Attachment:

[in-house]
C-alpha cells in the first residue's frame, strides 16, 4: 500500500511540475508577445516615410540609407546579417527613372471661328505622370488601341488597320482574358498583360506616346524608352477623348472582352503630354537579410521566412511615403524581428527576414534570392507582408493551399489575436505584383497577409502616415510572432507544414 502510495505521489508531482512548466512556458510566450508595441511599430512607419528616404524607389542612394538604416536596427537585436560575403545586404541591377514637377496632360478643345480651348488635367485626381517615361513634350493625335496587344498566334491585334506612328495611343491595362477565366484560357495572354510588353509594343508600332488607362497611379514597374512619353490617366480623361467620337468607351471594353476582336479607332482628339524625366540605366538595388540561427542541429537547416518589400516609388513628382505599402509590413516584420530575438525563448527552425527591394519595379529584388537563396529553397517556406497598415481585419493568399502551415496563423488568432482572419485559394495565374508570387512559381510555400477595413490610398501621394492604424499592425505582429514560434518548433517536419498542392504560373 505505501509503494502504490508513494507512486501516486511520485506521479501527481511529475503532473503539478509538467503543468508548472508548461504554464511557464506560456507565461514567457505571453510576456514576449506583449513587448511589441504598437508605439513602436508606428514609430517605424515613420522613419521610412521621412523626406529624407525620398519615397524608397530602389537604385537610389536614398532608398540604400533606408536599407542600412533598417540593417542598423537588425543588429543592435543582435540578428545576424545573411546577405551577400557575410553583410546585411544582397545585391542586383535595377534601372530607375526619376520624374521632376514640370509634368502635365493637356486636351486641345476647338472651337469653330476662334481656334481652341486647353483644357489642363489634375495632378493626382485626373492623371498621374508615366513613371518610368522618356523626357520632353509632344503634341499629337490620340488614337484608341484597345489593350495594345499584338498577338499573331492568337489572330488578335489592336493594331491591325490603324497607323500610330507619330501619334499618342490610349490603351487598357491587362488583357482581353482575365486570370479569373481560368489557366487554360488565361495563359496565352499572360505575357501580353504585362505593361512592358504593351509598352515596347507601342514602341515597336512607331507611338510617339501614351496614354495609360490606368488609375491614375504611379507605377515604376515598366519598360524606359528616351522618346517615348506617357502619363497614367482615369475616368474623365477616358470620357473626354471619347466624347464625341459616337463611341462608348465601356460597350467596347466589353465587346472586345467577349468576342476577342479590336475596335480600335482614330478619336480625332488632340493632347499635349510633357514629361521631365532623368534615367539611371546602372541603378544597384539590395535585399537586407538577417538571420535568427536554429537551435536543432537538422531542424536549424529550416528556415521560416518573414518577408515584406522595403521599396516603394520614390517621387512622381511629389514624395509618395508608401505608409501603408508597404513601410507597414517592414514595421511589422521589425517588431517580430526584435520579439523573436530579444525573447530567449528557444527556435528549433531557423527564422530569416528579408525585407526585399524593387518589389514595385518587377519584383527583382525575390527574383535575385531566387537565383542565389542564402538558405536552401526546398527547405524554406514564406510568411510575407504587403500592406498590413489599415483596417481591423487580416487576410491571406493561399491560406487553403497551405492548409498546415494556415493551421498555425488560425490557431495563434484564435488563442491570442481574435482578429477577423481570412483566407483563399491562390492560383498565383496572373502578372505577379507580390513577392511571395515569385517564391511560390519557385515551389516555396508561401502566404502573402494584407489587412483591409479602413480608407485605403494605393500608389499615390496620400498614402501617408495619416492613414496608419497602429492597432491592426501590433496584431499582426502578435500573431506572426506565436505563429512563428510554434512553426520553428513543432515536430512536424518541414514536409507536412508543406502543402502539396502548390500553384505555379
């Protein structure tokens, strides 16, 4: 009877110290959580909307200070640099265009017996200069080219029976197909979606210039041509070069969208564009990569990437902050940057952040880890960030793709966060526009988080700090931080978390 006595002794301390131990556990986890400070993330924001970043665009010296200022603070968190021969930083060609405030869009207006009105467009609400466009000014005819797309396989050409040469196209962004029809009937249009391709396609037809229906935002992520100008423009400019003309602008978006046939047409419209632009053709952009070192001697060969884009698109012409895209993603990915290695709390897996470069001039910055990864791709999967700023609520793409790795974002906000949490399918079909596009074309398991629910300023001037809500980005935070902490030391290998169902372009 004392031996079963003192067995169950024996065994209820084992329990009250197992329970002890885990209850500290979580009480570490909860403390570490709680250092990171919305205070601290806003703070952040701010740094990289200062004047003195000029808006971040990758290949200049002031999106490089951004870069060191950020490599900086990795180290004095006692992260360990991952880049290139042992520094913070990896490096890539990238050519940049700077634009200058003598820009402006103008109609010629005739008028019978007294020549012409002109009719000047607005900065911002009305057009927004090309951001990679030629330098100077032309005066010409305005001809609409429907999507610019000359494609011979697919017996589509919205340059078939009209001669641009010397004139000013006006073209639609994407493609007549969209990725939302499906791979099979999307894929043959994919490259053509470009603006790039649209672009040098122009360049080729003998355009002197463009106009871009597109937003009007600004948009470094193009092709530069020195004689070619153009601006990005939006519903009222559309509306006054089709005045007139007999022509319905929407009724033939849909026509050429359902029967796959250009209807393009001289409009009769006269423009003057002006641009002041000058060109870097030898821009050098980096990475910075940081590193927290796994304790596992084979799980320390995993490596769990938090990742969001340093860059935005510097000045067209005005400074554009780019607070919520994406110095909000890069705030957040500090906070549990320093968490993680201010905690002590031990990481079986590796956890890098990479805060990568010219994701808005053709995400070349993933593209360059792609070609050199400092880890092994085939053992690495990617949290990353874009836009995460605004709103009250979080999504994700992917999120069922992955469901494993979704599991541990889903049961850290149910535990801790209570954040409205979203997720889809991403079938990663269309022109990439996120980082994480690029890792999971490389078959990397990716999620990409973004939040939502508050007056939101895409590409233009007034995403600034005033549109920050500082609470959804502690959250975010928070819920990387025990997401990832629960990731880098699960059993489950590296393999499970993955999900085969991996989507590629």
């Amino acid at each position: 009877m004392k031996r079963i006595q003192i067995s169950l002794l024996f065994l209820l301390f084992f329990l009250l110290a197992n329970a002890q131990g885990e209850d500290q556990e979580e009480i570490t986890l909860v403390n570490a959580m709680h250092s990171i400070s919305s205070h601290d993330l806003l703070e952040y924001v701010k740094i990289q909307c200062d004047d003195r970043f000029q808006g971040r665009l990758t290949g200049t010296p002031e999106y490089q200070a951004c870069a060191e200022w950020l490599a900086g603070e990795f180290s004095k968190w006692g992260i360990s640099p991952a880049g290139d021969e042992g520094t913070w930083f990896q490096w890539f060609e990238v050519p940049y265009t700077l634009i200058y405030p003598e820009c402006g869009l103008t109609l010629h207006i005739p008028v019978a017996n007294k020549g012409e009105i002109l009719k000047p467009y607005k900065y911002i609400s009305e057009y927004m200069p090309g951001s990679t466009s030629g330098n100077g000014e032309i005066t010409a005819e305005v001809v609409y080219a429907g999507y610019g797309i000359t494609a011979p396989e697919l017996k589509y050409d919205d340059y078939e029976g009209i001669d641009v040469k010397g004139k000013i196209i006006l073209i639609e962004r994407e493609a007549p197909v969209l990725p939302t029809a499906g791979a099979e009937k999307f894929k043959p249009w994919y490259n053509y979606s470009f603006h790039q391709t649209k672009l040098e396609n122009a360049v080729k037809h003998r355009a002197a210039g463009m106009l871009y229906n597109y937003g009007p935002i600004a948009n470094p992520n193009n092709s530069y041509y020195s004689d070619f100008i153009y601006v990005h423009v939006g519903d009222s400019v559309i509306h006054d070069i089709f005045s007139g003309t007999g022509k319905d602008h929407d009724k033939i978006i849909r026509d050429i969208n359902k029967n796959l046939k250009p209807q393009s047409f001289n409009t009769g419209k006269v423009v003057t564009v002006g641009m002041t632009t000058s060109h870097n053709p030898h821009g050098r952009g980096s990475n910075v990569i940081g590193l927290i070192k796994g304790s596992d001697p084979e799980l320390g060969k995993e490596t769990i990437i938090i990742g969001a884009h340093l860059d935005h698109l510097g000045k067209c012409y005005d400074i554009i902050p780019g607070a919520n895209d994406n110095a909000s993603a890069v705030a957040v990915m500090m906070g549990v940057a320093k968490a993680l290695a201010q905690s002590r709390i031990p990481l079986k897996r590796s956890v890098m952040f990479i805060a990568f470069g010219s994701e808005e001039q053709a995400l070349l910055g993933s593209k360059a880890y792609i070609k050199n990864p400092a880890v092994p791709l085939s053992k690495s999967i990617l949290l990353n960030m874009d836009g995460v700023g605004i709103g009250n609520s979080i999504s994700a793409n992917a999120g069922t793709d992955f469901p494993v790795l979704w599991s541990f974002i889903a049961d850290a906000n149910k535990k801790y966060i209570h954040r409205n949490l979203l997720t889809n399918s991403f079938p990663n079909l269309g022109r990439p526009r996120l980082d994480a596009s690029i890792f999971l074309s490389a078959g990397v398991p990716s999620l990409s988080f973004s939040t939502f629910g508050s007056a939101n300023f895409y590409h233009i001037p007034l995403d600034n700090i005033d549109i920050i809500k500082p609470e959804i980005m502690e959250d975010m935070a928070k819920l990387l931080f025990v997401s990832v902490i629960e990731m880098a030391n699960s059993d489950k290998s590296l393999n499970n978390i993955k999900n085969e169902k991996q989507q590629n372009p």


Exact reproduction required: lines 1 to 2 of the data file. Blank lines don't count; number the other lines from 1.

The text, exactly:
[in-house]
C-alpha cells in the first residue's frame, strides 16, 4: 500500500511540475508577445516615410540609407546579417527613372471661328505622370488601341488597320482574358498583360506616346524608352477623348472582352503630354537579410521566412511615403524581428527576414534570392507582408493551399489575436505584383497577409502616415510572432507544414 502510495505521489508531482512548466512556458510566450508595441511599430512607419528616404524607389542612394538604416536596427537585436560575403545586404541591377514637377496632360478643345480651348488635367485626381517615361513634350493625335496587344498566334491585334506612328495611343491595362477565366484560357495572354510588353509594343508600332488607362497611379514597374512619353490617366480623361467620337468607351471594353476582336479607332482628339524625366540605366538595388540561427542541429537547416518589400516609388513628382505599402509590413516584420530575438525563448527552425527591394519595379529584388537563396529553397517556406497598415481585419493568399502551415496563423488568432482572419485559394495565374508570387512559381510555400477595413490610398501621394492604424499592425505582429514560434518548433517536419498542392504560373 505505501509503494502504490508513494507512486501516486511520485506521479501527481511529475503532473503539478509538467503543468508548472508548461504554464511557464506560456507565461514567457505571453510576456514576449506583449513587448511589441504598437508605439513602436508606428514609430517605424515613420522613419521610412521621412523626406529624407525620398519615397524608397530602389537604385537610389536614398532608398540604400533606408536599407542600412533598417540593417542598423537588425543588429543592435543582435540578428545576424545573411546577405551577400557575410553583410546585411544582397545585391542586383535595377534601372530607375526619376520624374521632376514640370509634368502635365493637356486636351486641345476647338472651337469653330476662334481656334481652341486647353483644357489642363489634375495632378493626382485626373492623371498621374508615366513613371518610368522618356523626357520632353509632344503634341499629337490620340488614337484608341484597345489593350495594345499584338498577338499573331492568337489572330488578335489592336493594331491591325490603324497607323500610330507619330501619334499618342490610349490603351487598357491587362488583357482581353482575365486570370479569373481560368489557366487554360488565361495563359496565352499572360505575357501580353504585362505593361512592358504593351509598352515596347507601342514602341515597336512607331507611338510617339501614351496614354495609360490606368488609375491614375504611379507605377515604376515598366519598360524606359528616351522618346517615348506617357502619363497614367482615369475616368474623365477616358470620357473626354471619347466624347464625341459616337463611341462608348465601356460597350467596347466589353465587346472586345467577349468576342476577342479590336475596335480600335482614330478619336480625332488632340493632347499635349510633357514629361521631365532623368534615367539611371546602372541603378544597384539590395535585399537586407538577417538571420535568427536554429537551435536543432537538422531542424536549424529550416528556415521560416518573414518577408515584406522595403521599396516603394520614390517621387512622381511629389514624395509618395508608401505608409501603408508597404513601410507597414517592414514595421511589422521589425517588431517580430526584435520579439523573436530579444525573447530567449528557444527556435528549433531557423527564422530569416528579408525585407526585399524593387518589389514595385518587377519584383527583382525575390527574383535575385531566387537565383542565389542564402538558405536552401526546398527547405524554406514564406510568411510575407504587403500592406498590413489599415483596417481591423487580416487576410491571406493561399491560406487553403497551405492548409498546415494556415493551421498555425488560425490557431495563434484564435488563442491570442481574435482578429477577423481570412483566407483563399491562390492560383498565383496572373502578372505577379507580390513577392511571395515569385517564391511560390519557385515551389516555396508561401502566404502573402494584407489587412483591409479602413480608407485605403494605393500608389499615390496620400498614402501617408495619416492613414496608419497602429492597432491592426501590433496584431499582426502578435500573431506572426506565436505563429512563428510554434512553426520553428513543432515536430512536424518541414514536409507536412508543406502543402502539396502548390500553384505555379